YOUNGSTOWN, Ohio – Nina Mileto smiles as she holds her tablet and interacts with Milo, a facially expressive humanoid robot, who asks her questions about the emotions behind various displayed facial expressions.
Milo is one of the several robots adopted by the Potential Development School for Students with Autism team. These assistive robots are designed to help students like Mileto, who may have complications with communication skills.
The robots ask a series of questions from different modules, with teachers and students able to communicate with the robots through their tablets.
“The robots are designed to assist our special education teachers as they guide our students with autism towards social and emotional mastery,” says Crissi Jenkins, director of development and community relations. “They are designed with five different modules that work with students on a variety of social skills such as how to calm down, how to behave in certain social situations, [and] how to make eye contact.”
Each robot has a screen embedded on its chest, which displays features such as vocabulary words and picture icons. Jenkins believes this is an important addition, as it involves technology the students have not seen before.
“These robots are having a tremendous impact on speech outcomes, educational therapy outcomes,” she says. “As educators, our goal is to find those students with the best technology we can to reach their fullest potential and we believe these robots will do that.”
Robots like Milo are designed to assist teachers with educating students with a variety of essential skills through curriculums and modules downloaded on accompanying tablets.
Potential Development, now educating 215 students across 19 local school districts, is using six of the RoboKind robots.
Each robot retails at around $16,000 and is sponsored by donors, Jenkins says. Sponsors include Simon Roofing, Jason Kokrak of PGA Tour Inc., the Florence Simon Beecher Foundation, the Ward Beecher Foundation, the Walter E. and Caroline H. Watson Foundation, the Panera Bread Foundation and the Cafaro Foundation.
Jenkins says the idea for the robots was suggested by one of Potential Development’s board members about 10 months ago.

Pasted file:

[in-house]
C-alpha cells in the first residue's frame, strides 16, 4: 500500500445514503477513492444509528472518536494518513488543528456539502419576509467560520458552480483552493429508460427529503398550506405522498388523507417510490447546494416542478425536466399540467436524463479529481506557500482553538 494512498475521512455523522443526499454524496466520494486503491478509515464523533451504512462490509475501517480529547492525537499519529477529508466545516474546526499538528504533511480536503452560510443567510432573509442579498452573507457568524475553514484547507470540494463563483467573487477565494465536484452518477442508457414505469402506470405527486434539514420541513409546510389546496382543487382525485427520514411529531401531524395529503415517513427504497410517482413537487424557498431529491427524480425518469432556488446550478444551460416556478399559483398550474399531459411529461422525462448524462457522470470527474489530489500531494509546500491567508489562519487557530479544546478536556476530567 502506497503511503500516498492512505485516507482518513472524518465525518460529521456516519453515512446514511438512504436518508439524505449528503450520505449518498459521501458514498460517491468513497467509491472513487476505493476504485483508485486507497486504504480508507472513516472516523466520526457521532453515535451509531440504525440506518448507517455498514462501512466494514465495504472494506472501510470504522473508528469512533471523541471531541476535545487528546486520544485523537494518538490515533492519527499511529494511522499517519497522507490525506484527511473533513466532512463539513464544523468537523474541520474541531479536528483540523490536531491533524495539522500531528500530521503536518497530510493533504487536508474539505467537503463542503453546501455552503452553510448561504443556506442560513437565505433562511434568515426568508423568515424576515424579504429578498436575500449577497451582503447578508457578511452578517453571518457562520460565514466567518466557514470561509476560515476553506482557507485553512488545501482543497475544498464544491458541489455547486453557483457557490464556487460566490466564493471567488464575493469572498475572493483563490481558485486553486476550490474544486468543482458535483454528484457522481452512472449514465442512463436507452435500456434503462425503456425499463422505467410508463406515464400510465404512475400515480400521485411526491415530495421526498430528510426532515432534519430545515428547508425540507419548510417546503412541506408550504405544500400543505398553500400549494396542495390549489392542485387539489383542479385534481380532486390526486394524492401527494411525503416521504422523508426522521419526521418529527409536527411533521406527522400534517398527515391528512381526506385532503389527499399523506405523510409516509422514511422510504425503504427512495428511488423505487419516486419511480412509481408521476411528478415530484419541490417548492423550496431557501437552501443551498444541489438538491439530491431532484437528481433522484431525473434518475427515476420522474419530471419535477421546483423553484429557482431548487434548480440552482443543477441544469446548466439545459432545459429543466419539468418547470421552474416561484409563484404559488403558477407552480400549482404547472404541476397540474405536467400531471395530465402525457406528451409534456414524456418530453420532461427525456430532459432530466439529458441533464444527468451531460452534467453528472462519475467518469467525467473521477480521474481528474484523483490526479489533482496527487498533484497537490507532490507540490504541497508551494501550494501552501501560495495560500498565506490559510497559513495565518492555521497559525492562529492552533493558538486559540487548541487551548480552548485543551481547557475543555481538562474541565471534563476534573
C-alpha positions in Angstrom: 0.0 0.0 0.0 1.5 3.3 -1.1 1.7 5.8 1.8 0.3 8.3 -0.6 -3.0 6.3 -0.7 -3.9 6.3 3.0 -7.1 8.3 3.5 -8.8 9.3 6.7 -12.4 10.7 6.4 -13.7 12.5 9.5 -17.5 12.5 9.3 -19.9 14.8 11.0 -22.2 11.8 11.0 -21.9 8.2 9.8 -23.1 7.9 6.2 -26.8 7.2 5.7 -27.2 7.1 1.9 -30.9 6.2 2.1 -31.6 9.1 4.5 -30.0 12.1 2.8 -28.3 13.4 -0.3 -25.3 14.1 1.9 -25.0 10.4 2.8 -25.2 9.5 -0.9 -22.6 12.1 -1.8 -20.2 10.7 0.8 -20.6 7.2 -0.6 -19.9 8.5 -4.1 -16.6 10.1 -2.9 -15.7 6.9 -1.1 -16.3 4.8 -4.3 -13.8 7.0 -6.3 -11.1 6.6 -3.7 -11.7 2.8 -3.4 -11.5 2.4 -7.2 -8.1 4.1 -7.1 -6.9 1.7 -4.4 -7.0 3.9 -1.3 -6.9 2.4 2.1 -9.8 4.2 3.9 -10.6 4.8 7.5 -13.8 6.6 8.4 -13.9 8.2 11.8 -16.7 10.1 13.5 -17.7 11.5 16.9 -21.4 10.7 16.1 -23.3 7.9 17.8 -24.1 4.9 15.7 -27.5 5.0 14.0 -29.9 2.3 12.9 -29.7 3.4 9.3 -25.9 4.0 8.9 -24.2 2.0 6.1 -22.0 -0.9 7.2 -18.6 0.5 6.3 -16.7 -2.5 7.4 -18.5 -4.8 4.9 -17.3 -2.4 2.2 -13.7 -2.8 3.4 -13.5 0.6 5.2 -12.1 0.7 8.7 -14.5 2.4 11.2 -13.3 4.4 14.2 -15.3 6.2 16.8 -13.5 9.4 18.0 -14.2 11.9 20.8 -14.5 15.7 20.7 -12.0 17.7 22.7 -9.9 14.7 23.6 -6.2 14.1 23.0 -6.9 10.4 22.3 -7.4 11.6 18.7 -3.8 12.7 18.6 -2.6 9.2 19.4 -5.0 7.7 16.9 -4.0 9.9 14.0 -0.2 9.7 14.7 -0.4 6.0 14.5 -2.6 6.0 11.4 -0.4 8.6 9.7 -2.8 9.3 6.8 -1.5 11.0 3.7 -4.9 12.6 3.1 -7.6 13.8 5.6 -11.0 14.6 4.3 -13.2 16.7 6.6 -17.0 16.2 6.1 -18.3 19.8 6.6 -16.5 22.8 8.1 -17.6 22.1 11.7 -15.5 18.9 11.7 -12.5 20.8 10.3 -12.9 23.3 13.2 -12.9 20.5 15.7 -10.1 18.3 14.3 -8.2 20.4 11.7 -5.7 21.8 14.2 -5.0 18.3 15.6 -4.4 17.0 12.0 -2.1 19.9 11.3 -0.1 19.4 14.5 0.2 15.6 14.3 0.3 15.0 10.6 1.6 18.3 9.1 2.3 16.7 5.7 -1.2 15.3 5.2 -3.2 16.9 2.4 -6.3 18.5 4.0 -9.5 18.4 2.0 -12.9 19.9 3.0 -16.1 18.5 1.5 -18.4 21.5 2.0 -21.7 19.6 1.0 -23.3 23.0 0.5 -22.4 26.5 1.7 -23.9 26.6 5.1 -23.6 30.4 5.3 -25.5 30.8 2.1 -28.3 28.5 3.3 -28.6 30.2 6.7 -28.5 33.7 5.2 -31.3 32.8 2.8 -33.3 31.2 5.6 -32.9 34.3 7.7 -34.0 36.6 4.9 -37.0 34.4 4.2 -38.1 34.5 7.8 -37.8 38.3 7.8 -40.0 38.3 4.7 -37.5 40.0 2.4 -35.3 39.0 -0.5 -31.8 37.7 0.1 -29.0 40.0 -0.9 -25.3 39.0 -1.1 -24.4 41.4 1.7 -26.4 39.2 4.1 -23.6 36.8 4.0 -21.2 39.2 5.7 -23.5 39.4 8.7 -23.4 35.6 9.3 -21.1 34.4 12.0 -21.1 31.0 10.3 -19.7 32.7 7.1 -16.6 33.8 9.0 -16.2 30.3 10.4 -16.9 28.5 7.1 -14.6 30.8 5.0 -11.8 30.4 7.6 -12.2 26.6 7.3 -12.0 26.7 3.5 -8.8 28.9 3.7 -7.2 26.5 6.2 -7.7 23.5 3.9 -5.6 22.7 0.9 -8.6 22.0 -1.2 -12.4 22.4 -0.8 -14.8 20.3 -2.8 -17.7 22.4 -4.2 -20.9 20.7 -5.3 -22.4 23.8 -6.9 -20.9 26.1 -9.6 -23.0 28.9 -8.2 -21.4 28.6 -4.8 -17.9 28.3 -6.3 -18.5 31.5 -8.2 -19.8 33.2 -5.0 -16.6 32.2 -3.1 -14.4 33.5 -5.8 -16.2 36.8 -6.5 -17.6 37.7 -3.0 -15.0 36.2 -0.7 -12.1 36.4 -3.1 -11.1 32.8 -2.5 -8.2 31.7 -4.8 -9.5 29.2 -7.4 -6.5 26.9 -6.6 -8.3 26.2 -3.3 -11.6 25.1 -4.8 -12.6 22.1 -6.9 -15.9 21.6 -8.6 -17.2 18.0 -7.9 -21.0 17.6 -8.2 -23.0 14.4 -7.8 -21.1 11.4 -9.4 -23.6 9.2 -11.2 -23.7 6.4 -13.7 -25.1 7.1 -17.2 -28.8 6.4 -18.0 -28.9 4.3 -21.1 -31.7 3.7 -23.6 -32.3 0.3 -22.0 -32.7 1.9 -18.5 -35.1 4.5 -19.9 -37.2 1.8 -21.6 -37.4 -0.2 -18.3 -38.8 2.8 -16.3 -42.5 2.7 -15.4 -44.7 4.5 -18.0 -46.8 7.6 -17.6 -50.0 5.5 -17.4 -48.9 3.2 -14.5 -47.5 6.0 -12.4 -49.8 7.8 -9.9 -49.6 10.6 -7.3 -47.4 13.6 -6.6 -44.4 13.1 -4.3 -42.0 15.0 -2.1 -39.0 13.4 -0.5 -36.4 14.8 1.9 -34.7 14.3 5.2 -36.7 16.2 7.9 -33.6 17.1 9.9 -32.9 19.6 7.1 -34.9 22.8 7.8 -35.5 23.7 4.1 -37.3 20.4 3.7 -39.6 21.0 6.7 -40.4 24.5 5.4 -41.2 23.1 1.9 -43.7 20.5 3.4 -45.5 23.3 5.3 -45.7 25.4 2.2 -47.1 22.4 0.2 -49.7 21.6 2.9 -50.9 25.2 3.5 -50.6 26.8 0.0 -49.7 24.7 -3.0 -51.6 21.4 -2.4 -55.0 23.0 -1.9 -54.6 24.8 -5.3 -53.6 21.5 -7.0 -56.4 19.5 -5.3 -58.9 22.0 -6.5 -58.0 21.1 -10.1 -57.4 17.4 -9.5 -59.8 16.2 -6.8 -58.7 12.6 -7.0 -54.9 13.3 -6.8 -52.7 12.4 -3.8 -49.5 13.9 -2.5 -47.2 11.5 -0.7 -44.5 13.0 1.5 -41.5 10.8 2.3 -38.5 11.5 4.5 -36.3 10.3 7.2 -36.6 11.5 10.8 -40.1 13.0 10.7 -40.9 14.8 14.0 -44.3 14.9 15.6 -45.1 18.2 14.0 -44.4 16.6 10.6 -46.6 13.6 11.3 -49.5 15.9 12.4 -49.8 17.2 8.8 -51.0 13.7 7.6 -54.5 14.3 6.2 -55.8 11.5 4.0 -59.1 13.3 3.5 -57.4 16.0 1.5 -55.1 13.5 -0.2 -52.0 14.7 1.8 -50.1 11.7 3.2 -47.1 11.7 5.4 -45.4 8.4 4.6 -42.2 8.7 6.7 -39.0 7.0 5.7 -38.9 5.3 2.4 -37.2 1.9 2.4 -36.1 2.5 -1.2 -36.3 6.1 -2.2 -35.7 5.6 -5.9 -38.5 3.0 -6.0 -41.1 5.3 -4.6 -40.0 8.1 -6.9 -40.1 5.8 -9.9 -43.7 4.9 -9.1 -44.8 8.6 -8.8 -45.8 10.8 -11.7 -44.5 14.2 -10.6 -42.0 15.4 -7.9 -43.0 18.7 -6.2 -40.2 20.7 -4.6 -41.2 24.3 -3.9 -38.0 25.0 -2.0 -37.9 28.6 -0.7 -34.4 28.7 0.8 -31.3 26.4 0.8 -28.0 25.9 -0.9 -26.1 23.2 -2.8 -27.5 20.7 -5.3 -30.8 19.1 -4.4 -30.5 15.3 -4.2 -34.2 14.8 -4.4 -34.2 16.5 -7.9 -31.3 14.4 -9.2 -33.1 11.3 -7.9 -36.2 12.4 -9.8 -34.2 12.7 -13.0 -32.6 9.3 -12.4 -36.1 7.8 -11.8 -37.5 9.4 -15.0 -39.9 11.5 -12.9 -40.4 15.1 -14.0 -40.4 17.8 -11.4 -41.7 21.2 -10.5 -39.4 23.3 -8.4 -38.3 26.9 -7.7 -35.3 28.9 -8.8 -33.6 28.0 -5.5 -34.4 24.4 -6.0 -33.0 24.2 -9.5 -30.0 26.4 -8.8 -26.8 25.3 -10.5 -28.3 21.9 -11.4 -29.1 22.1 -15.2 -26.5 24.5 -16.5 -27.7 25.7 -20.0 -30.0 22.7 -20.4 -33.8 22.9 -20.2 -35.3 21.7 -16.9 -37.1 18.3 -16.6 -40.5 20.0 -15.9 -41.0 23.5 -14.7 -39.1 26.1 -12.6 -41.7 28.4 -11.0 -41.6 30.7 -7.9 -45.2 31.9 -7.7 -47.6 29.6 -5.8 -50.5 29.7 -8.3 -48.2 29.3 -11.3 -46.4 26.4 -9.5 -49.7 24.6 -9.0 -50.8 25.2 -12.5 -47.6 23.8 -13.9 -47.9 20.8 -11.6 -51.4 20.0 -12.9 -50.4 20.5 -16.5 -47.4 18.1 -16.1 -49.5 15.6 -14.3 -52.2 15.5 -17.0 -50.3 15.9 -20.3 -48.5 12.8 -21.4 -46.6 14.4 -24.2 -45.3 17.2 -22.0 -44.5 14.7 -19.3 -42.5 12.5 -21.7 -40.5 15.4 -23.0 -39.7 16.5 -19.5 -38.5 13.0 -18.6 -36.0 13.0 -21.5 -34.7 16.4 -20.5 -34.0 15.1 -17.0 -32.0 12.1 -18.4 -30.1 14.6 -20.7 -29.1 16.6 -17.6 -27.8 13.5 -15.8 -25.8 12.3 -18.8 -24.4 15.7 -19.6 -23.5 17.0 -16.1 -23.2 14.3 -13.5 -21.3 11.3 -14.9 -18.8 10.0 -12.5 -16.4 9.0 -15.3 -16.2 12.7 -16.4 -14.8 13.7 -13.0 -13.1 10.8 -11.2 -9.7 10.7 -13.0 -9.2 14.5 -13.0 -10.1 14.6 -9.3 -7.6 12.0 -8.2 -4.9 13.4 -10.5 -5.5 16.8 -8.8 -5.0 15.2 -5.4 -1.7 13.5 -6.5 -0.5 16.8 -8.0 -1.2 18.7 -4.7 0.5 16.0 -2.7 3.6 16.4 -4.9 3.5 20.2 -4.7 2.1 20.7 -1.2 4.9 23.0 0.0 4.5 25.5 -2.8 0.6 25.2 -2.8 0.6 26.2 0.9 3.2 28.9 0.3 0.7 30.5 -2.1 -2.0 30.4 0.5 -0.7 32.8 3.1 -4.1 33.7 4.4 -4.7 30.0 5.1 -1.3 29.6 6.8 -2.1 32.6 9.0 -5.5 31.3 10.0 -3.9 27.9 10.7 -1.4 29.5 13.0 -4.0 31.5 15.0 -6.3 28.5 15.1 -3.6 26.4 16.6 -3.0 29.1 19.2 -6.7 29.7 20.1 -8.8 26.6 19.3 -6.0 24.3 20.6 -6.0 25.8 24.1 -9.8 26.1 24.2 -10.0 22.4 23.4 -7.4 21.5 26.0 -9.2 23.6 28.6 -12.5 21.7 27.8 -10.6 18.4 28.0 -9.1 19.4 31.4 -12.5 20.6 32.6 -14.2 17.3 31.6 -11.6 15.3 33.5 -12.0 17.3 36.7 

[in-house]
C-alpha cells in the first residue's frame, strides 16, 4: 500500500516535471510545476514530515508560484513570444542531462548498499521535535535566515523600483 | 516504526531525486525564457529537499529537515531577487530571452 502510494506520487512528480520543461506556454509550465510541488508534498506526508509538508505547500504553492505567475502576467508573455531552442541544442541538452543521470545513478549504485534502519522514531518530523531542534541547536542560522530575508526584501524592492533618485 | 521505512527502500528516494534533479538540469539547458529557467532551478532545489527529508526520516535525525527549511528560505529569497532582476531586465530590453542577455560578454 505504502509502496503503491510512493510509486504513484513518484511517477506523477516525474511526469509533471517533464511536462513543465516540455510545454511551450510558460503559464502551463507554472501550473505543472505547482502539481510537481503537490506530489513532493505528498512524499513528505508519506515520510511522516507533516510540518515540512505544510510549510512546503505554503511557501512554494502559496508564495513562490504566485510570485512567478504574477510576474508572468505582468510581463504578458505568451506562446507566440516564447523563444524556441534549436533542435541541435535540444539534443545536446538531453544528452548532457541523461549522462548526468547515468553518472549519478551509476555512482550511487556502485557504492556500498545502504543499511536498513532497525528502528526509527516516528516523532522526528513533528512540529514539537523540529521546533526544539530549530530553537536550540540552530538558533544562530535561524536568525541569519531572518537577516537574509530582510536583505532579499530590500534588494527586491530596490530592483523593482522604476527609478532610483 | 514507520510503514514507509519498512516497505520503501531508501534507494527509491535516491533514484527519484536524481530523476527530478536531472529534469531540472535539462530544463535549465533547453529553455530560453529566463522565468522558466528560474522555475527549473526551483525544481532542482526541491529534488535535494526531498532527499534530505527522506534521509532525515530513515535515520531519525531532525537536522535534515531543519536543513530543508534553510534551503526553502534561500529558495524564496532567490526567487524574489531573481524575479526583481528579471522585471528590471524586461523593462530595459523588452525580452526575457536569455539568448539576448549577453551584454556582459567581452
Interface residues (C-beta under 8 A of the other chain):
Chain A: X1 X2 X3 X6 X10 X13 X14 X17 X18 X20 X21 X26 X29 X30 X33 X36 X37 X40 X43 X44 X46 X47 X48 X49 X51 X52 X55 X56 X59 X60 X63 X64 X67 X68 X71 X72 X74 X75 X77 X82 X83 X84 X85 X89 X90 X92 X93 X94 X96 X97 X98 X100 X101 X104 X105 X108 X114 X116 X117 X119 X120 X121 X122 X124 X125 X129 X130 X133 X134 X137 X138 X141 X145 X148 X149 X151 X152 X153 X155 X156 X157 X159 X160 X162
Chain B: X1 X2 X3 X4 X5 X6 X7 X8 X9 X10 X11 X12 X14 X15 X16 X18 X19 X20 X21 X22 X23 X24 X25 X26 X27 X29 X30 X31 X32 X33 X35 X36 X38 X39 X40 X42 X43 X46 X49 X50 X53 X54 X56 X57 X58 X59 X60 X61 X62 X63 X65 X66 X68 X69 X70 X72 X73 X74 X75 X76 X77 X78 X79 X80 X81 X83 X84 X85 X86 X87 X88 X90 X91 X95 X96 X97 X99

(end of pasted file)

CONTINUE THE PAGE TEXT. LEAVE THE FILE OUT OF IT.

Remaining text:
The robots were first introduced into the class about two weeks ago, says Jenkins.
“The students welcomed the robots immediately,” she says. “The connection has been incredible…To watch them communicate and grow – our students’ communication is often very challenged, eye contact, holding conversations. So to see them engaging with the robots – holding their hands, hugging them, telling them they love them – has really been fantastic.”
Marleigh Gilyard, partnership success manager of RoboKind, says she joined the company in May 2020.
“I have a younger brother on the autism spectrum and he is going through transition age,” Gilyard says. “I started to recognize the need for social skills and social emotional learning and that drew me to RoboKind and this curriculum, and this technology that teaches the curriculum.”
RoboKind, which produces the robots, is a small business based in Dallas. Gilyard says her role with the company is to work with students who use the robots and find out how well they are working.
“I’ve seen incredible impact,” she says. “I have teachers tell me all the time that they wish they had this tool in their classroom. We’ve had minimally verbal and nonverbal students begin to develop speech and engage with their families for the first time. We’ve seen some really cool things.”
Gilyard says hundreds of school districts have implemented robots across the globe, and she often hears teachers complimenting the ease of using this technology.
“We have research that talks about the engagement rate. So we know that these robots engage students at a rate of 87.5% of the time versus just 2% to 3% with a human therapist alone,” Gilyard says. “When we have students that are excited about working with the robots and they’re zoned in, we are able to better facilitate that learning.”
Current modules include calm down, conversational, emotional understanding and situational, Gilyard says. The company is now working on a new hygiene lesson, which will focus on things like washing hands and hand placement.
Gilyard says she wishes this technology was available to her brother.
“I constantly wish that he had technology like this in his classroom when he was growing up to prepare him for this life,” she says. “As we talk about transition, yes this curriculum is tailored toward teaching these early education students But as they grow, emotional regulation, the ability to calm yourself down and communicate with the world around you are some of the most important skills that we can teach our students.”
Pictured: Co-teacher Kendal Ginnetti shows student Nina Mileto how to work with the robot known as Milo. The Potential Development School for Students with Autism is using six of the RoboKind robots to teach communication skills.